By her count, Kelley Arslanian enters some 20 online sweepstakes a day.
“It all started in fourth grade when I won a TV” as a raffle prize at a school fund-raiser, she said, adding that from then, “I got the bug to keep entering.”
Ms. Arslanian, 32, an analyst at an insurance company, has a spreadsheet of the prizes she has won over the years, which have included a shoe shopping spree, concert tickets, a diamond wedding band — and her wedding, which she won after entering a sweepstakes hosted by the Flower Fields, a 50-acre farm and events space in Carlsbad, Calif., where Ms. Arslanian and her husband, Steven Arslanian, 33, a licensed therapist, were married in March.
The couple, who live in Tustin, Calif., were chosen from among 449 participants, who had few requirements to enter: follow and tag some businesses on social media and post about a dream wedding guest using a specific hashtag. In addition to a free venue, they received décor including flowers and signage; a cake; photography; event coordination; a catered barbecue and beverages for up to 50 guests; and a wedding dress for Ms. Arslanian at no cost. The sweepstakes host valued the prize at around $25,000.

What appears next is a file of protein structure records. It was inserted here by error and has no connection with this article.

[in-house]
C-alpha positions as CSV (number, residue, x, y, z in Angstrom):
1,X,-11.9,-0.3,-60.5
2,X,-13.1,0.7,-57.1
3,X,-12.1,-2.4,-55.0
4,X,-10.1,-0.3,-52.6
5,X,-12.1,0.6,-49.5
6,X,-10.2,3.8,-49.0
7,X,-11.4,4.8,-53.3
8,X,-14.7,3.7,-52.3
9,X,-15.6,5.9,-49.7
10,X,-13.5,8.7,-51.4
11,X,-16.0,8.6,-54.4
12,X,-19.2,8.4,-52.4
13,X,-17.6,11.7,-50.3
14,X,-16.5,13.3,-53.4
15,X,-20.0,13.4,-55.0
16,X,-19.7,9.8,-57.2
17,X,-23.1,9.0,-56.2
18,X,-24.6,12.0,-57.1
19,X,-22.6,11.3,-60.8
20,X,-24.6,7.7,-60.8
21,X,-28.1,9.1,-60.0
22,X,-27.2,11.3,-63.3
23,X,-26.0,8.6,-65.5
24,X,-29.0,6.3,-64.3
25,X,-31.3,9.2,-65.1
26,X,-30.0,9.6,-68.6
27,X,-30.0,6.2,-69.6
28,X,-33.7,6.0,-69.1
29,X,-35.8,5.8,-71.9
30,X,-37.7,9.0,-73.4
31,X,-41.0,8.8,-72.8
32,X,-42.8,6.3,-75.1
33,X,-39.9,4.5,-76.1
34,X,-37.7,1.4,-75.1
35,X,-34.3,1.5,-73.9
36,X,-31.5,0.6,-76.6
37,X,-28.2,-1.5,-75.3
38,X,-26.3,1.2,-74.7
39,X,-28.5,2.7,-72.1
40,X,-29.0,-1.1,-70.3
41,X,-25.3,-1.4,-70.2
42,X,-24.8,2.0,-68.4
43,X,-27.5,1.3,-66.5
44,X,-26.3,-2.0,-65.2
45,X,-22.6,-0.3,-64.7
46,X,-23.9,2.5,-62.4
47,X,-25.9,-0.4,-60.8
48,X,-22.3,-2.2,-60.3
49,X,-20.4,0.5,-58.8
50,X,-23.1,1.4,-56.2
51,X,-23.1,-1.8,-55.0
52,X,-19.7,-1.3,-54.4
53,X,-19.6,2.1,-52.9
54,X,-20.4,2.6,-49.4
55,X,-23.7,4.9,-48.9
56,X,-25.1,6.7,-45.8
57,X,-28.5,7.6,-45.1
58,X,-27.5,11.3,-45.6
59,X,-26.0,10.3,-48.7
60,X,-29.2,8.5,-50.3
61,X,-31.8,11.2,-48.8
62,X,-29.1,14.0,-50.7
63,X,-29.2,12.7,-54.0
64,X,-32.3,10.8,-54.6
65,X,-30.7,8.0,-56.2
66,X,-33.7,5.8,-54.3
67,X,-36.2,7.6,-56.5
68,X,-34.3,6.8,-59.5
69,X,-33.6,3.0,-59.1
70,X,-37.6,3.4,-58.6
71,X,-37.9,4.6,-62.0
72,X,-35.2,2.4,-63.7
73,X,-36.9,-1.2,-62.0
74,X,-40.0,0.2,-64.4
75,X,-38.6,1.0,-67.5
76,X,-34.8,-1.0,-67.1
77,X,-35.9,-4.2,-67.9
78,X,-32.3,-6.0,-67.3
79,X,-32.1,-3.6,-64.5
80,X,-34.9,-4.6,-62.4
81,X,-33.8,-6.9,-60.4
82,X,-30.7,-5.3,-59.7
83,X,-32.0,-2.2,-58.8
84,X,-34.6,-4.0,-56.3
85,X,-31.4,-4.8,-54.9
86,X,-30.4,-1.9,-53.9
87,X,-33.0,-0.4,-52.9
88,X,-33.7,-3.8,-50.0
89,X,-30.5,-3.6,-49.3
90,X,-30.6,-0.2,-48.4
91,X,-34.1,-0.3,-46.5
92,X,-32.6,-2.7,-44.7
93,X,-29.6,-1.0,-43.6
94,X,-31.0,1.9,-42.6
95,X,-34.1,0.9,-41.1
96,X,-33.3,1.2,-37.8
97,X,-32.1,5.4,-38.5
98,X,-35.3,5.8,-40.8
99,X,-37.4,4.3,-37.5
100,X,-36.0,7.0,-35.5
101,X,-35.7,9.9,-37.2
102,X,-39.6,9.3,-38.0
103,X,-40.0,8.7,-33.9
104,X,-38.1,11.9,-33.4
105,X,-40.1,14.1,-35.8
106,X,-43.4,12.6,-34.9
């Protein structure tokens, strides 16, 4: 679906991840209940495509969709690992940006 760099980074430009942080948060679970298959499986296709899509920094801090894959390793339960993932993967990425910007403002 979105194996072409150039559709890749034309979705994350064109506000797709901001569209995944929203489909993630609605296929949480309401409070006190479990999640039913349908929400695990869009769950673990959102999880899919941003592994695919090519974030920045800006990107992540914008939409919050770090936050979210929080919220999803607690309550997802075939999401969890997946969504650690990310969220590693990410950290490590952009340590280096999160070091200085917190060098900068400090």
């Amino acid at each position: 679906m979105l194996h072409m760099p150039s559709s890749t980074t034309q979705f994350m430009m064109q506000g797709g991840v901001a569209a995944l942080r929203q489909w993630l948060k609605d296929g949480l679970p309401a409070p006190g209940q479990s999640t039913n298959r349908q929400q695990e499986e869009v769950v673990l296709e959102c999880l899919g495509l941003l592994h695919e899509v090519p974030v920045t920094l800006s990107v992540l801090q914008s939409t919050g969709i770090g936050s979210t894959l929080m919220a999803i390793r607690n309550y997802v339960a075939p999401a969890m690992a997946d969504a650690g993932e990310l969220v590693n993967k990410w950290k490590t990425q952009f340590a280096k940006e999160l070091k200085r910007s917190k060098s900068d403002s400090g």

Ms. Arslanian entered the contest on Instagram after the pandemic forced the couple to postpone their original wedding date in October 2020. “We had a lot of stuff booked and planned out,” she said, estimating that the couple lost some $2,300 in nonrefundable fees. “I saw this contest and I was like, ‘Hey, let’s just give it a shot.’”
In addition to social media, sweepstakes are often advertised on wedding blogs, according to Sneh Diwan, a wedding planner and the founder of Diwan by Design in Jersey City, N.J., who noted that she has seen fewer contests being promoted now than before the pandemic. “I feel like vendors are shying away from it because many vendors were burned after Covid,” she said.
The average cost of a wedding in 2021 was $28,000, according to a nationwide survey of 15,000 couples conducted by the wedding planning website the Knot. In a separate study that surveyed 1,699 individuals, the trade group the Wedding Report determined that weddings last year cost $27,000, on average.